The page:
Still, if this biography can’t tell us what went wrong with Kennedy, it certainly gives us chapter and verse of what went right. Blundell is trained in history and recounts in detail Kennedy’s rise and early triumph, first in radio then television. He reproduces many skits verbatim (some of which, to be frank, don’t seem as funny on the page as they clearly were on the night) and his commentary on Kennedy’s comedy is a strong point: the roots in vaudeville and slapstick, the blend of script and ad lib, the way he played on and with the everyday experiences of his suburban Melbourne audience. Strange, when you consider how abnormal his own life was.
From the day he walked into a studio – on March 31, 1957, a pale and scrawny 23 – he was a creature of the box. It consumed him.
A fishing trip with Bob Dyer became a seminar on television and show business – “The most devoted youngster I have ever met, he eats and sleeps TV,” Dyer remembered. “He is probably the loneliest young man in Australia.”
When Kennedy went on his first holiday overseas, he took a camera with him and sent back reports. Everything he did and said was for public consumption; the book is laced with references to his unknowability, the chasm from the start between the private man and the performer. “He was so private that sometimes he was like a cut-off man,” another friend says.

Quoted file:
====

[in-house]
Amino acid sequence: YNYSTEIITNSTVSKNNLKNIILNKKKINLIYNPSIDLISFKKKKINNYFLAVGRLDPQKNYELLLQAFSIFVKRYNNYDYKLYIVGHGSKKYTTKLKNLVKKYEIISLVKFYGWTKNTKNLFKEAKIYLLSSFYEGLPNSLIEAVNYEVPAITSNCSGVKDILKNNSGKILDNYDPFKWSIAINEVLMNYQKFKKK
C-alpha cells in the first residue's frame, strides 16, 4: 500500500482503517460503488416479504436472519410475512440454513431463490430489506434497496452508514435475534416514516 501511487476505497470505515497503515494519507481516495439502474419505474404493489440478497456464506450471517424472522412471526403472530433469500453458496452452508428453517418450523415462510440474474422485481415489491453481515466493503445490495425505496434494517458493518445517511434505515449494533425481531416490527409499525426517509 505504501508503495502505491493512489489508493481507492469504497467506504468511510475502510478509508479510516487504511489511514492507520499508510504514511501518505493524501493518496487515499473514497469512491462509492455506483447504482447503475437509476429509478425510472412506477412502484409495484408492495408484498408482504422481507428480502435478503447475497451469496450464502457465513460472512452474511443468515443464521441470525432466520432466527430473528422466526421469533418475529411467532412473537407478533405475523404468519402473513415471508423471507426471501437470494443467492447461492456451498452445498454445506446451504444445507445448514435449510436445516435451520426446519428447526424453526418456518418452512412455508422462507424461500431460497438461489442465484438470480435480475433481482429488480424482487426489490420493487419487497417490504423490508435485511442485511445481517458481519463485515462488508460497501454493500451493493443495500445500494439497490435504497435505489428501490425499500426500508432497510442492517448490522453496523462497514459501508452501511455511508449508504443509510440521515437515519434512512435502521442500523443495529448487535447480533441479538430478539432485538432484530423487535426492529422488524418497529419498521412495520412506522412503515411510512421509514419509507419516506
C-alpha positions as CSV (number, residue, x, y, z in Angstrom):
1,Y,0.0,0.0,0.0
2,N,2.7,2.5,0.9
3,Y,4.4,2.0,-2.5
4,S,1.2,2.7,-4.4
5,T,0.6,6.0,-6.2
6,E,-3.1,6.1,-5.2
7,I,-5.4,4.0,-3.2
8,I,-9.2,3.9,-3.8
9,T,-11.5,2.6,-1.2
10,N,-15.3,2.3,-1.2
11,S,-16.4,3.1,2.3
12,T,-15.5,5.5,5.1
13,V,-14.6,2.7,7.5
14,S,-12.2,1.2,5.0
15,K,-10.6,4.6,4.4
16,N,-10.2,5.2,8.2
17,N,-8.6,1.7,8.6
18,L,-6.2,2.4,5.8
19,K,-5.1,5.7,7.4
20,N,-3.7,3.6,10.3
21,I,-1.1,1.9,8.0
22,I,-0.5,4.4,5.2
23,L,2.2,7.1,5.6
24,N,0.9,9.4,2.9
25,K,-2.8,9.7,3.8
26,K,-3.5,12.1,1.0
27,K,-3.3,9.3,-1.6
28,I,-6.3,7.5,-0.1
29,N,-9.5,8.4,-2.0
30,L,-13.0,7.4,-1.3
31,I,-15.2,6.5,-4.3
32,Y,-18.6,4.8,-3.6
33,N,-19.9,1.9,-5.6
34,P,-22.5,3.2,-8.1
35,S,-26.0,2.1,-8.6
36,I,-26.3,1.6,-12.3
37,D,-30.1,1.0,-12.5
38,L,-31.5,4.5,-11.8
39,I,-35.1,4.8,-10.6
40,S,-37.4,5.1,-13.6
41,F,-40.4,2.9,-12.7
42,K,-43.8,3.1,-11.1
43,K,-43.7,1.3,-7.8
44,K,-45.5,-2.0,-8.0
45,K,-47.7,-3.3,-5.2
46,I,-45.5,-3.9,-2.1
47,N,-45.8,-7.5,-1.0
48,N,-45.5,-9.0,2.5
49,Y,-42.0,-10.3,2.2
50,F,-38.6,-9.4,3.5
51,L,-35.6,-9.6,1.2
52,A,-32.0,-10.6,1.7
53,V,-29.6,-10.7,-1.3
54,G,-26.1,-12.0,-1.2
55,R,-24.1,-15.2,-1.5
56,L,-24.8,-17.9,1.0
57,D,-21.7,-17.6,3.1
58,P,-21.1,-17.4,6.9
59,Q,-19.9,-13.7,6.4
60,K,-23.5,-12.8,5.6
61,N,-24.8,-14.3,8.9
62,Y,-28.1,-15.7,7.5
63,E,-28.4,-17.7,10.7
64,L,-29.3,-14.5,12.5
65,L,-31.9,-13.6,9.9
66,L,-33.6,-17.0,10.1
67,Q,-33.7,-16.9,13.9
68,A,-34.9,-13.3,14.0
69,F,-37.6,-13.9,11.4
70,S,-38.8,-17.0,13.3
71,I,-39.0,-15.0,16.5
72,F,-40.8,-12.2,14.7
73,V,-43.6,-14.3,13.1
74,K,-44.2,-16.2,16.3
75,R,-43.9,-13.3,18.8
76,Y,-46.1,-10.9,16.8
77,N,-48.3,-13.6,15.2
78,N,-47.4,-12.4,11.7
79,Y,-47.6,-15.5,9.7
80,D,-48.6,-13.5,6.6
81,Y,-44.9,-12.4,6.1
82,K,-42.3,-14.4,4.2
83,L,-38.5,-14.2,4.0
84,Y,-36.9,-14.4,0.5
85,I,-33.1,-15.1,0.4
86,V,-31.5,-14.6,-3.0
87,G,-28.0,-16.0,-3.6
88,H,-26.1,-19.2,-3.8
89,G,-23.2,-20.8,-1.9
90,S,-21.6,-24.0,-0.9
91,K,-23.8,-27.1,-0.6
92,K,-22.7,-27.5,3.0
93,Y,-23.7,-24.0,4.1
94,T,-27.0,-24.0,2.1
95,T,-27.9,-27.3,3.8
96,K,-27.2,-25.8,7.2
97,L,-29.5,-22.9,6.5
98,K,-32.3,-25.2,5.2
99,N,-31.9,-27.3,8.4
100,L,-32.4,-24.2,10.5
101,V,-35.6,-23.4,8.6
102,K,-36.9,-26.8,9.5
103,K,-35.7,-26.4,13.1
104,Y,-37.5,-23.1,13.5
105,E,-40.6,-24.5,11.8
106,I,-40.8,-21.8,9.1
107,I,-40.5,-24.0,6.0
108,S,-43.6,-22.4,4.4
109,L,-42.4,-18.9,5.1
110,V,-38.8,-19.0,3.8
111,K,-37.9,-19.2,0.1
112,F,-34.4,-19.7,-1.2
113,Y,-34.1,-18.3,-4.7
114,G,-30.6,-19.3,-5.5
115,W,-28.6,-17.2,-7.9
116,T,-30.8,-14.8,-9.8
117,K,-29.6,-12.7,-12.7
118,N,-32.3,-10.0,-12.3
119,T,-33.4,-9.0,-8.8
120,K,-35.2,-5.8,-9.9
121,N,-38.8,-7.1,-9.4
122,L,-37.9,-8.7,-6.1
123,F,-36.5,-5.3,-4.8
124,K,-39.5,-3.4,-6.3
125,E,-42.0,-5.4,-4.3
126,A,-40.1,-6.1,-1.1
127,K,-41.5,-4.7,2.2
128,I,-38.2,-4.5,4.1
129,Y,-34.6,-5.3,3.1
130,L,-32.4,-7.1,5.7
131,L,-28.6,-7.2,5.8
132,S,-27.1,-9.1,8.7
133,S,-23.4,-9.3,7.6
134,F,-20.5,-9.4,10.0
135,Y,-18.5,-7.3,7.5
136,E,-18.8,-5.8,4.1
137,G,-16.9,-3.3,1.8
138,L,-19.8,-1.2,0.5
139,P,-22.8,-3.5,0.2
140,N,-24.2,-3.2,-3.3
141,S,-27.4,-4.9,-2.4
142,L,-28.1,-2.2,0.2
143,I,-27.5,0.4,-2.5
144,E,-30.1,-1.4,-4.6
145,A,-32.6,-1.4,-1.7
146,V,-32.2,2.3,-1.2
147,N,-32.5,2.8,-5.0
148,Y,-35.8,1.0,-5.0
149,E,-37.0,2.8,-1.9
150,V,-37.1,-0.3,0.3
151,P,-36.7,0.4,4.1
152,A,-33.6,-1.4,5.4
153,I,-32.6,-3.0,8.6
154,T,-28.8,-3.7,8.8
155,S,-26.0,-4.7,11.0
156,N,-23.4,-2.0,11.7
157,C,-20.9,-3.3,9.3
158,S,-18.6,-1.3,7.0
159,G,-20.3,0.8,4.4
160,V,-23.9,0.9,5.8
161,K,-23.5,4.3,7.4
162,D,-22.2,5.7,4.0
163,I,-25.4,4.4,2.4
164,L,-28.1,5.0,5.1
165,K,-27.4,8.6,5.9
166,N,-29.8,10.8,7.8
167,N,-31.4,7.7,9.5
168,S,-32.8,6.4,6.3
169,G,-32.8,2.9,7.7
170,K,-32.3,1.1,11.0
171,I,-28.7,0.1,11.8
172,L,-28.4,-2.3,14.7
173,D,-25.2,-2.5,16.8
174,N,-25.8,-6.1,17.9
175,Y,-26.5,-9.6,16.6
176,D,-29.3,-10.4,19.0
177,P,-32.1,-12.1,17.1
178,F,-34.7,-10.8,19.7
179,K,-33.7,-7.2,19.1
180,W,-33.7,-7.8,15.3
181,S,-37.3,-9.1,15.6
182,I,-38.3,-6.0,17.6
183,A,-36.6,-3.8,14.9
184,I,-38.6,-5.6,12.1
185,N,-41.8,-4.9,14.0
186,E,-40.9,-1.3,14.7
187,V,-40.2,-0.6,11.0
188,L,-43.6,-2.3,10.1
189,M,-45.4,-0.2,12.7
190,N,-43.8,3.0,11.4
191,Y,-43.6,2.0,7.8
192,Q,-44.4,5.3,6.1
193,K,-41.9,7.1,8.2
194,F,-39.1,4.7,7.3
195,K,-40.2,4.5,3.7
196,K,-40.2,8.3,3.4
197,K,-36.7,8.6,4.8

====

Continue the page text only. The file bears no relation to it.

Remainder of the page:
This is the myth, of course, but it also seems to be the truth. He drank and partied and won his first Logie by 24. He did some terrible shows as well as great ones and retired more often than Dame Nellie, yet he remained work-obsessed, sexually ambiguous (Blundell gives the topic of homosexuality a wide berth though drops the odd hint) and emotionally disconnected – a man permanently gripped by red-light fever.
Stuart Wagstaff sums it up beautifully: “Graham’s life off camera is one long stage-wait.”
The strength of King, then, rests not in its revelations about the Kennedy psyche but what it has to say about live television – how it works and what it can do to people.